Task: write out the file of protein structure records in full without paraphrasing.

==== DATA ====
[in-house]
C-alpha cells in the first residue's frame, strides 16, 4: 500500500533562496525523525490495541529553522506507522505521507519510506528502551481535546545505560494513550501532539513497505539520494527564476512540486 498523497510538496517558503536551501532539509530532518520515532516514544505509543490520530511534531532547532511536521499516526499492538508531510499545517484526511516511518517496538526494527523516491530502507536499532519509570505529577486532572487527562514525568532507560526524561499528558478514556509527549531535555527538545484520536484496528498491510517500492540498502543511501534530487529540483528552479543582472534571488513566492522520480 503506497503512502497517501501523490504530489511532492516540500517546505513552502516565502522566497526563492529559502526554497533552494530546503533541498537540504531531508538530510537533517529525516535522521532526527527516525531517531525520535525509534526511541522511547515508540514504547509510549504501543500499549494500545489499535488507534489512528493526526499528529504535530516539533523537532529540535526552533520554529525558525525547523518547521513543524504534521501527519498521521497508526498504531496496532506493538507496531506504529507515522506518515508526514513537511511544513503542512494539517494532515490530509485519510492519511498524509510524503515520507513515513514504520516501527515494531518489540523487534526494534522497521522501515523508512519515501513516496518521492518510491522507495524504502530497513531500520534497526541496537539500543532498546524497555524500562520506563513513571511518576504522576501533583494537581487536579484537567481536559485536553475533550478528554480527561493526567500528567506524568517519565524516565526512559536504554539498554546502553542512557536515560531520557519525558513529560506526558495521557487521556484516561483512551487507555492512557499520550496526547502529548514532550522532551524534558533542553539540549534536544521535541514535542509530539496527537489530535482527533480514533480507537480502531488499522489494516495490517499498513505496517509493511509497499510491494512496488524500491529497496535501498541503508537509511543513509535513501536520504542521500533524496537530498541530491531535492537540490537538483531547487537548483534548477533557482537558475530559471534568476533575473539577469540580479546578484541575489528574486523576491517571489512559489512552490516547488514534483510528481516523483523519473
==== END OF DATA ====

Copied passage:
[in-house]
C-alpha cells in the first residue's frame, strides 16, 4: 500500500533562496525523525490495541529553522506507522505521507519510506528502551481535546545505560494513550501532539513497505539520494527564476512540486 498523497510538496517558503536551501532539509530532518520515532516514544505509543490520530511534531532547532511536521499516526499492538508531510499545517484526511516511518517496538526494527523516491530502507536499532519509570505529577486532572487527562514525568532507560526524561499528558478514556509527549531535555527538545484520536484496528498491510517500492540498502543511501534530487529540483528552479543582472534571488513566492522520480 503506497503512502497517501501523490504530489511532492516540500517546505513552502516565502522566497526563492529559502526554497533552494530546503533541498537540504531531508538530510537533517529525516535522521532526527527516525531517531525520535525509534526511541522511547515508540514504547509510549504501543500499549494500545489499535488507534489512528493526526499528529504535530516539533523537532529540535526552533520554529525558525525547523518547521513543524504534521501527519498521521497508526498504531496496532506493538507496531506504529507515522506518515508526514513537511511544513503542512494539517494532515490530509485519510492519511498524509510524503515520507513515513514504520516501527515494531518489540523487534526494534522497521522501515523508512519515501513516496518521492518510491522507495524504502530497513531500520534497526541496537539500543532498546524497555524500562520506563513513571511518576504522576501533583494537581487536579484537567481536559485536553475533550478528554480527561493526567500528567506524568517519565524516565526512559536504554539498554546502553542512557536515560531520557519525558513529560506526558495521557487521556484516561483512551487507555492512557499520550496526547502529548514532550522532551524534558533542553539540549534536544521535541514535542509530539496527537489530535482527533480514533480507537480502531488499522489494516495490517499498513505496517509493511509497499510491494512496488524500491529497496535501498541503508537509511543513509535513501536520504542521500533524496537530498541530491531535492537540490537538483531547487537548483534548477533557482537558475530559471534568476533575473539577469540580479546578484541575489528574486523576491517571489512559489512552490516547488514534483510528481516523483523519473